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4 thoughts on “Picking out a camcorder

  • November 10, 2002 at 1:53 pm


    With the newer digital stuff I’ve found that I can use one of the nice flash stand-off frames to mount both a digital camcorder and a digital camera zoomed to the same frame size – works great for video and stills at wedding receptions and the like. And Sony makes a nice tripod that includes camera controls on the handle, easier to keep the shaking down when zooming in and out, etc. Thanks for your continuing tips.


  • November 11, 2002 at 11:18 pm

    I really enjoy reading all your articles about video editing, because it prods me into wanting to start it up as well. However, questions abound: to do video editing, do you only need a firewire port, or do you need a dedicated video editing card, like the Pinnacle DV? I thought that I read somewhere that these cards are helpful because they render video much quicker than if you didn’t have one at all. If this is the case, what kind of video card/editing card do you recommend? And then of course, how much? Is more expensive necessarily better? I’ve been kind of eyeing the ‘breakout’ box types; I think I saw a Pinnacle version, with Firewire. The nice thing about this box is that it has analog inputs, in case you need to pull video from an analog box. How fast of a computer would you use? Would running something with XP make video editing more stable, or is 98SE ok? Finally, what kind of program? I know that Premiere 6.0 is the best, but it’s also ridiculously expensive. Is there something out there that does basically what Premiere would do, but for, oh, I don’t know, 1/10 the price?

    Thanks for your time.


  • November 13, 2002 at 5:12 pm

    Paul, thanks for the tip.

    Lawrence, good questions. Editing cards do speed things up an awful lot but they aren’t strictly necessary. They’re a good buy for what you get though–Premiere’s included. The Pinnacle DV500 costs under $500. Adobe Premiere costs a little more than that. Now, you’re getting the previous version (6.0 vs. 6.5) but there’s nothing wrong with 6.0. And the DV500 gives you Pinnacle’s DV capturing/cataloging software and titling app, which are both very nice. And as you said, the DV500 includes analog inputs so you can capture from anything you want.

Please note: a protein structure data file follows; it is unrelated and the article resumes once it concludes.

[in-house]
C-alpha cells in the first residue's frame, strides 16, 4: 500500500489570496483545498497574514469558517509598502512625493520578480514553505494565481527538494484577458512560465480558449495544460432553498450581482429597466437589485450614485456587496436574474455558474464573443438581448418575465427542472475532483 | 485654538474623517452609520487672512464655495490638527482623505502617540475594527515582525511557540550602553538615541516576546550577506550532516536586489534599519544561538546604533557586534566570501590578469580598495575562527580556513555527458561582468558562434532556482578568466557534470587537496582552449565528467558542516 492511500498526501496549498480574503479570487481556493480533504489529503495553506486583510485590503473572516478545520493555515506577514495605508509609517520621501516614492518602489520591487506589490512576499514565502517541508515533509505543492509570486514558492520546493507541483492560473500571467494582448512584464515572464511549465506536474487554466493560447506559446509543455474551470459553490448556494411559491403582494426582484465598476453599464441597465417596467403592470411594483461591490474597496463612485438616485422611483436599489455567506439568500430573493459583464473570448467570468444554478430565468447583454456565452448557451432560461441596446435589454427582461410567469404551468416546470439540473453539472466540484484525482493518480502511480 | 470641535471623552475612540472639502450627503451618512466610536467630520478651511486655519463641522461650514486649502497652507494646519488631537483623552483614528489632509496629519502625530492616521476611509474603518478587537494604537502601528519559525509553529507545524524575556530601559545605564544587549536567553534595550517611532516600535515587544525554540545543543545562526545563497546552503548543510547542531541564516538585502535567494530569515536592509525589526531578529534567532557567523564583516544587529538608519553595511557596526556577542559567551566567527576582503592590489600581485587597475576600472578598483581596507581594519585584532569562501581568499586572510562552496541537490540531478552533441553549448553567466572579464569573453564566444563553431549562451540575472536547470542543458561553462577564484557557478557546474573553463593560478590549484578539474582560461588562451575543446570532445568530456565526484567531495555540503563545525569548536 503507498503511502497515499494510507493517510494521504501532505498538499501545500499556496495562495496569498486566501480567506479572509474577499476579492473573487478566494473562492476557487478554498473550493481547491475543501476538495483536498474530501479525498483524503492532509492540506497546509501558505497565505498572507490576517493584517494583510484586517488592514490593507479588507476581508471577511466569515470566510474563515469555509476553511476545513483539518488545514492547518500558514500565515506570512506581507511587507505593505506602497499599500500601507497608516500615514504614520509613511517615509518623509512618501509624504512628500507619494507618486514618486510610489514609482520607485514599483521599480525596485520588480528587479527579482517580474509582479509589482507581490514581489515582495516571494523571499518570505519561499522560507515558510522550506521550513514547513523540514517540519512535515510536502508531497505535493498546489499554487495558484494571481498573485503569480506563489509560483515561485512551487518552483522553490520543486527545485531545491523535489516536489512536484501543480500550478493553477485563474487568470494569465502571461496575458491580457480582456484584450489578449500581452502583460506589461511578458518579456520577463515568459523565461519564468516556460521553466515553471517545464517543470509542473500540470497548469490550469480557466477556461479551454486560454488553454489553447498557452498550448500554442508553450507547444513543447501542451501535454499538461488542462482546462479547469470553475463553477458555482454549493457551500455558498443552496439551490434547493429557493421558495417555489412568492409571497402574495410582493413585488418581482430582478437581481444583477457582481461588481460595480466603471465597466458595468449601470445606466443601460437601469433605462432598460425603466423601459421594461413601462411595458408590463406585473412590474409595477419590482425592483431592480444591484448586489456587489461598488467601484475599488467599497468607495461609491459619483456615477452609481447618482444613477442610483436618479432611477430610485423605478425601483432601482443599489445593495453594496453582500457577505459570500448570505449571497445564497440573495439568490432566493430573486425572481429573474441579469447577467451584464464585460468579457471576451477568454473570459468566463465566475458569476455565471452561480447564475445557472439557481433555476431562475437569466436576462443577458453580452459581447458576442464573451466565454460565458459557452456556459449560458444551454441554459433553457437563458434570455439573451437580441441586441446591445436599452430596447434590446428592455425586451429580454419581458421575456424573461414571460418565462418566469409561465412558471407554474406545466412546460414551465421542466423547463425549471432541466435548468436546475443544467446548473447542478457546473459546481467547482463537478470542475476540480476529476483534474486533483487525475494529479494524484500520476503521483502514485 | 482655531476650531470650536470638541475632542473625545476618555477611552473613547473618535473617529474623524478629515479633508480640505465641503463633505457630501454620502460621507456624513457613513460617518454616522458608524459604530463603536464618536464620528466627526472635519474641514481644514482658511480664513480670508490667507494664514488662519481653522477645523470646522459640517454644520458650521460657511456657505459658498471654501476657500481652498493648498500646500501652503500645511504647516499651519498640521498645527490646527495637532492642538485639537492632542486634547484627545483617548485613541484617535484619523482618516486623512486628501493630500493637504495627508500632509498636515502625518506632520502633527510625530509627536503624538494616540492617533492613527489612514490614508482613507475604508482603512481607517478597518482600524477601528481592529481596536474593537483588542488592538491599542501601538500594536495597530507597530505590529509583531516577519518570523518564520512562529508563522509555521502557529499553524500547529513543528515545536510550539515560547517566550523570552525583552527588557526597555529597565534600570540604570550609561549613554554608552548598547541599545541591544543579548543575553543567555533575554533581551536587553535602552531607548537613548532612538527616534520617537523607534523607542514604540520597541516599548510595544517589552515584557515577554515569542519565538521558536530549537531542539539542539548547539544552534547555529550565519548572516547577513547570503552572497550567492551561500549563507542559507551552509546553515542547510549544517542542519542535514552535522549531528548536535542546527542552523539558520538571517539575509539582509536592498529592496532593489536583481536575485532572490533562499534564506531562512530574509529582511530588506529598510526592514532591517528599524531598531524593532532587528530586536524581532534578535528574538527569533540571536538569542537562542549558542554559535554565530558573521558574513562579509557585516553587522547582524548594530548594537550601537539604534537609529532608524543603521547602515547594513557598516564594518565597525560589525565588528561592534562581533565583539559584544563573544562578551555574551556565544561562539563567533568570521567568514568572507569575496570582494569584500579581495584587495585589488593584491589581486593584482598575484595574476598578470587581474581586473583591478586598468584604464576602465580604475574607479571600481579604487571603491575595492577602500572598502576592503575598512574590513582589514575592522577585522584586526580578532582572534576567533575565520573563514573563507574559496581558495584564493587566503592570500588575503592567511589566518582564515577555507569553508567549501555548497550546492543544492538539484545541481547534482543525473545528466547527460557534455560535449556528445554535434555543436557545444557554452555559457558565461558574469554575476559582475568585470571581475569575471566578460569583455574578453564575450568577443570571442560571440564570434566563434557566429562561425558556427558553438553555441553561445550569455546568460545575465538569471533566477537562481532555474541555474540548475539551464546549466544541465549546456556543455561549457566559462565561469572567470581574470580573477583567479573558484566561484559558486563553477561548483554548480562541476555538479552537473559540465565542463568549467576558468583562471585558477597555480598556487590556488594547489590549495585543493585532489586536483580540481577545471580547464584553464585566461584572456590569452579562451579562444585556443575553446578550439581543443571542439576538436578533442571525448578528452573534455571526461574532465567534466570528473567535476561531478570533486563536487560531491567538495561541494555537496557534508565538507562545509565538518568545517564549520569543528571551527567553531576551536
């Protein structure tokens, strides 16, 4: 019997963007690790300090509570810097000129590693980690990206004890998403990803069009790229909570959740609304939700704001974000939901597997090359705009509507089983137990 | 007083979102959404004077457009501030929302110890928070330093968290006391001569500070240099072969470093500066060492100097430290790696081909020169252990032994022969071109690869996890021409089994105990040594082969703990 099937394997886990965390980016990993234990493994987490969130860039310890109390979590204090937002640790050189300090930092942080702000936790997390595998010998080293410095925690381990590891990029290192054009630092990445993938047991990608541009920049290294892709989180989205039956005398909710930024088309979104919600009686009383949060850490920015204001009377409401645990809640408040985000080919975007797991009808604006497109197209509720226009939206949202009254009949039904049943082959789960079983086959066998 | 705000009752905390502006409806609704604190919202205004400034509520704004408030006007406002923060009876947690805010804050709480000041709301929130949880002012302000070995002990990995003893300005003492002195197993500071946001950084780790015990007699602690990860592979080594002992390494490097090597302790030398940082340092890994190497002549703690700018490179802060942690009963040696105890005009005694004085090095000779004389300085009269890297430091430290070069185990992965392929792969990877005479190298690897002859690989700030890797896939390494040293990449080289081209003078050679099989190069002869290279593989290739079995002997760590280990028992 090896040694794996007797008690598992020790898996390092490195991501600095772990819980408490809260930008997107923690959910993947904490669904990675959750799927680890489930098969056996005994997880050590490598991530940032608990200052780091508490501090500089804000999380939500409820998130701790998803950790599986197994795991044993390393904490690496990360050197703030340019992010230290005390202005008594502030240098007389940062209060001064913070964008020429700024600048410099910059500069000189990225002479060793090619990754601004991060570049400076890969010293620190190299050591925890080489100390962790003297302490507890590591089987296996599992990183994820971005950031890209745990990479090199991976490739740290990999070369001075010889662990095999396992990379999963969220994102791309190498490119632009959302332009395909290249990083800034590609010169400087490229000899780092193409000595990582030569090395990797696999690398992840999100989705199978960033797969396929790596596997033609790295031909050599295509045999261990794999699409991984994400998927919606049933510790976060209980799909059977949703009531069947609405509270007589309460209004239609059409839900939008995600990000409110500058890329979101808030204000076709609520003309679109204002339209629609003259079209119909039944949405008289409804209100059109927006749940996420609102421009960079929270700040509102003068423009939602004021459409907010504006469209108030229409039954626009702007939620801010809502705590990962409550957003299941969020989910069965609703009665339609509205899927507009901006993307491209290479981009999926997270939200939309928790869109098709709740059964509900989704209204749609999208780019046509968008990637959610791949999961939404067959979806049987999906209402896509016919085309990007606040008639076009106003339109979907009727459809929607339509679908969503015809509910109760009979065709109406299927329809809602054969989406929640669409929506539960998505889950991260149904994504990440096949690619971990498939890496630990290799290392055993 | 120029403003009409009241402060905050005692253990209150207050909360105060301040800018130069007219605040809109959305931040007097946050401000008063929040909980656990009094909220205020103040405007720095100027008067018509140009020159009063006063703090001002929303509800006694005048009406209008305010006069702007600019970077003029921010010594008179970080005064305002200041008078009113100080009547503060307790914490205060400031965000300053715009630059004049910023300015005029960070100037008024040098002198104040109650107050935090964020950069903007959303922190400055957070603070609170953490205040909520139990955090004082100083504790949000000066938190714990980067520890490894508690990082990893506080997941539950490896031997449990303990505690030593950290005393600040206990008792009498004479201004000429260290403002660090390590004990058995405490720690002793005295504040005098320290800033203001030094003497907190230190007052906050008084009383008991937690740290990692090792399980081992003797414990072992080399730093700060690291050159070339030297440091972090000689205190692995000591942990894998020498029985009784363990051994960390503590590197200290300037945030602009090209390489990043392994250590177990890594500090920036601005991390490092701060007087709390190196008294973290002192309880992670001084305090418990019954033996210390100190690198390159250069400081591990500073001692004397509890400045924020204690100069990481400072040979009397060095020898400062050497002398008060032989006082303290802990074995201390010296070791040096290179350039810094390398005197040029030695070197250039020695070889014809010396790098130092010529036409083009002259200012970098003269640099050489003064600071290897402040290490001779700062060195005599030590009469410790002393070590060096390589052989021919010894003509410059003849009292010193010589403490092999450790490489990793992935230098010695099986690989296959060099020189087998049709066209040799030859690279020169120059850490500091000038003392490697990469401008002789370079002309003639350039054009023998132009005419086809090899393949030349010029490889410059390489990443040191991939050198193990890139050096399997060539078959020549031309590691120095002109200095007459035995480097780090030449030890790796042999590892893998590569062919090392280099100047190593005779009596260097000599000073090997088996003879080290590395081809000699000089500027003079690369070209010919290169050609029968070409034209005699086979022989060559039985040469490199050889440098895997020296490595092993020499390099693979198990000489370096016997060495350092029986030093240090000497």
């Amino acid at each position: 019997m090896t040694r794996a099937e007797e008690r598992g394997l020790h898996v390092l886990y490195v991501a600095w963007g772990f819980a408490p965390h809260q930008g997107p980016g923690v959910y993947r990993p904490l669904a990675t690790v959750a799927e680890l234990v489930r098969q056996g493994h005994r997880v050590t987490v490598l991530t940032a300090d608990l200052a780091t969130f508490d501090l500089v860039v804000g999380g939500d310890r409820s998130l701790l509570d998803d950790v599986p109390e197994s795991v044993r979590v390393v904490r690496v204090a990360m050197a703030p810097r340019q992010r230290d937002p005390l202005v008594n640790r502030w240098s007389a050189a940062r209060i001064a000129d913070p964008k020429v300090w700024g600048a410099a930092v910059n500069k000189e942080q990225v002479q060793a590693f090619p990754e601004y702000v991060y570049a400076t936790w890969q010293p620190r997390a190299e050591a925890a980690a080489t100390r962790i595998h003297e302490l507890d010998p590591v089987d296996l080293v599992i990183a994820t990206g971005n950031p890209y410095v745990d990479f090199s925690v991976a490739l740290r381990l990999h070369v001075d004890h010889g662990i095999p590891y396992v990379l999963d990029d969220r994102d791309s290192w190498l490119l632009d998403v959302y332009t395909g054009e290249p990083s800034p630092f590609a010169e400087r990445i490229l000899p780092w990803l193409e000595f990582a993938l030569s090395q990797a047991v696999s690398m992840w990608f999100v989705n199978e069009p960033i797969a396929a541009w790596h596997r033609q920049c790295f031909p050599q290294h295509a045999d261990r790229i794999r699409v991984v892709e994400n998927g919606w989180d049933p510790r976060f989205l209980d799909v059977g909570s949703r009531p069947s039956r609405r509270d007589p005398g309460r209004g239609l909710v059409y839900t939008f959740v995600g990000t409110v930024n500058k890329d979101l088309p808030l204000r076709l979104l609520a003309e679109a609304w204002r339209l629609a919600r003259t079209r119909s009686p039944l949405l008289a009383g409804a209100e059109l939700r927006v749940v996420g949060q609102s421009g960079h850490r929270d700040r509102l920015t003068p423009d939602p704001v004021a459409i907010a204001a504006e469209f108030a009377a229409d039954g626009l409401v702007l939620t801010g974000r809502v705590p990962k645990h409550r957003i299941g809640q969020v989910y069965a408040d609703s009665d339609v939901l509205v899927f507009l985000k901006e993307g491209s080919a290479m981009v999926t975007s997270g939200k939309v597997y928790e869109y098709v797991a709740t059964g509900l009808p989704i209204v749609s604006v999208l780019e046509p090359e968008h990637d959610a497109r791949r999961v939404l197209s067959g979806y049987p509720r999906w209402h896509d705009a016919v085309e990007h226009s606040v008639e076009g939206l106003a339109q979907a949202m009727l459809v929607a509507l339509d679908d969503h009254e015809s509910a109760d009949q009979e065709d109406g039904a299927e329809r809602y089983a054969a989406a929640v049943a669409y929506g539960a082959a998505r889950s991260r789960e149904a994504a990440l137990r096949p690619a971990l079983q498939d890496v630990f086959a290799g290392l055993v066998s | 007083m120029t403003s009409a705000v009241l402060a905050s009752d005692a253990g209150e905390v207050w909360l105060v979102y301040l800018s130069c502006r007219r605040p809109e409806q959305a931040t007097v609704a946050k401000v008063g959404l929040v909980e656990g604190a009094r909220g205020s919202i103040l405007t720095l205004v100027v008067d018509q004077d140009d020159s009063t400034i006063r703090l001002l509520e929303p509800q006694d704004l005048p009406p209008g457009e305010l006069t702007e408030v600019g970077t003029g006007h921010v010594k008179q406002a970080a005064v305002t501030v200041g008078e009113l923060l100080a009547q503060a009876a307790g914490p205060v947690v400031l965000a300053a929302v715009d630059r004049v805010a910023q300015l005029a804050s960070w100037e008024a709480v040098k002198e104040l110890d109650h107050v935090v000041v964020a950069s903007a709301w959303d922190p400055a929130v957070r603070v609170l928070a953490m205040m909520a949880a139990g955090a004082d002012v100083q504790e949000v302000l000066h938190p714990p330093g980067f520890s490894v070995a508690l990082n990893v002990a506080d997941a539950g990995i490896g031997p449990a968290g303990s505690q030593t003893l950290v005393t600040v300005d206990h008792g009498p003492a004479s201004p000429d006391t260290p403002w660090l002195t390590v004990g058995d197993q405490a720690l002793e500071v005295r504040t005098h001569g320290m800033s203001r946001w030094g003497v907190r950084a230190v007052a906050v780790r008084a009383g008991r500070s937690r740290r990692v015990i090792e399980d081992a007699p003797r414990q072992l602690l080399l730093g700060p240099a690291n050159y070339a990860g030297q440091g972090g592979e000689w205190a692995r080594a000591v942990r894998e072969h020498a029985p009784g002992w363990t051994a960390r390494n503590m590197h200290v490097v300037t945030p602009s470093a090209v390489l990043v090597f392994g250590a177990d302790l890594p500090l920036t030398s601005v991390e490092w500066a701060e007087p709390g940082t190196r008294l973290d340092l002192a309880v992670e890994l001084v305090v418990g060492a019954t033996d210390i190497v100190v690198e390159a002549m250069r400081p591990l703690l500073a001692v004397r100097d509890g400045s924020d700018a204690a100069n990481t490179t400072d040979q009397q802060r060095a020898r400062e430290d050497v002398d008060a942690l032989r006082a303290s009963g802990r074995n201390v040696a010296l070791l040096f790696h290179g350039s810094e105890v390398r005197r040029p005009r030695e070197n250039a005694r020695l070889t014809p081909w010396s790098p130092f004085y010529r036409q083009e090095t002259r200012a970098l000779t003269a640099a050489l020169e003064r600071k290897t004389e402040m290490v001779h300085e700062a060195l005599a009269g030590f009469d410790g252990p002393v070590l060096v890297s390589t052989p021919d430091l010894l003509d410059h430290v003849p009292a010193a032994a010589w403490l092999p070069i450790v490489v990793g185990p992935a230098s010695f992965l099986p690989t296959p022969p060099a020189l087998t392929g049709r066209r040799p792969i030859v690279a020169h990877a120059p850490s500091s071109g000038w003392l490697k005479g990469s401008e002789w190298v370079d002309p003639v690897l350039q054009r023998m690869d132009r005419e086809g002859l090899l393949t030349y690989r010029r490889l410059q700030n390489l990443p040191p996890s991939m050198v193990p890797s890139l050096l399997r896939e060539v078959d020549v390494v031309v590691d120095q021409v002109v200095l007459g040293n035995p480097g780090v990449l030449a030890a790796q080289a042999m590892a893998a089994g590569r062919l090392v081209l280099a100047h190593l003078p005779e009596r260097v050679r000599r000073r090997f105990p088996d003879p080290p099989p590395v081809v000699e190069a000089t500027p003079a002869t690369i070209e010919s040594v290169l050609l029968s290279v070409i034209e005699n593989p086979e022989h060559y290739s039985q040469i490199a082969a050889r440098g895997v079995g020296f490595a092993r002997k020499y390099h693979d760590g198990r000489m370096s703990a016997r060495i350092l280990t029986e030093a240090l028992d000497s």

I’ve run a DV500 with Premiere on a Duron-750 and on a Pentium 4-1.5GHz. Speed is respectable on the Duron and very nice on the P4. Memory bandwidth seems to make a big difference, so DDR or RDRAM (Rambus) will help as much as a faster CPU, if not more so. But I’ve heard of people doing video editing on K6-2/350s. If you’re patient, any modern system will do.

    I do my editing in W2K; it’s more stable than 98SE. That’ll also be true of XP. But an awful lot of people do video editing in MacOS 8 and 9, which is less stable than 98SE, so I wouldn’t worry about it.

    As far as Premiere alternatives, there’s Cinelerra for Linux, which I haven’t looked at yet. It’s free. Can’t beat that. It doesn’t do everything Premiere does but Premiere doesn’t do everything Cinelerra does either. For Windows, a lot of low-end capture cards include rudimentary software that’ll get the job done, though not as nicely as Premiere. But there’s nothing wrong with getting a low-end package to learn with, then graduating to Premiere. Premiere is awfully intimidating if you’re coming at it cold. But if you learn on a simple, low-end program, Premiere will be a lot easier to learn, if indeed you need it.

  • November 14, 2002 at 12:28 pm

    I’d forgotten about this alternative. Check out mainconcept.com for some inexpensive editing sofware, Linux or Windows. You can download and play with the demos to see if you like it before you plunk down cash.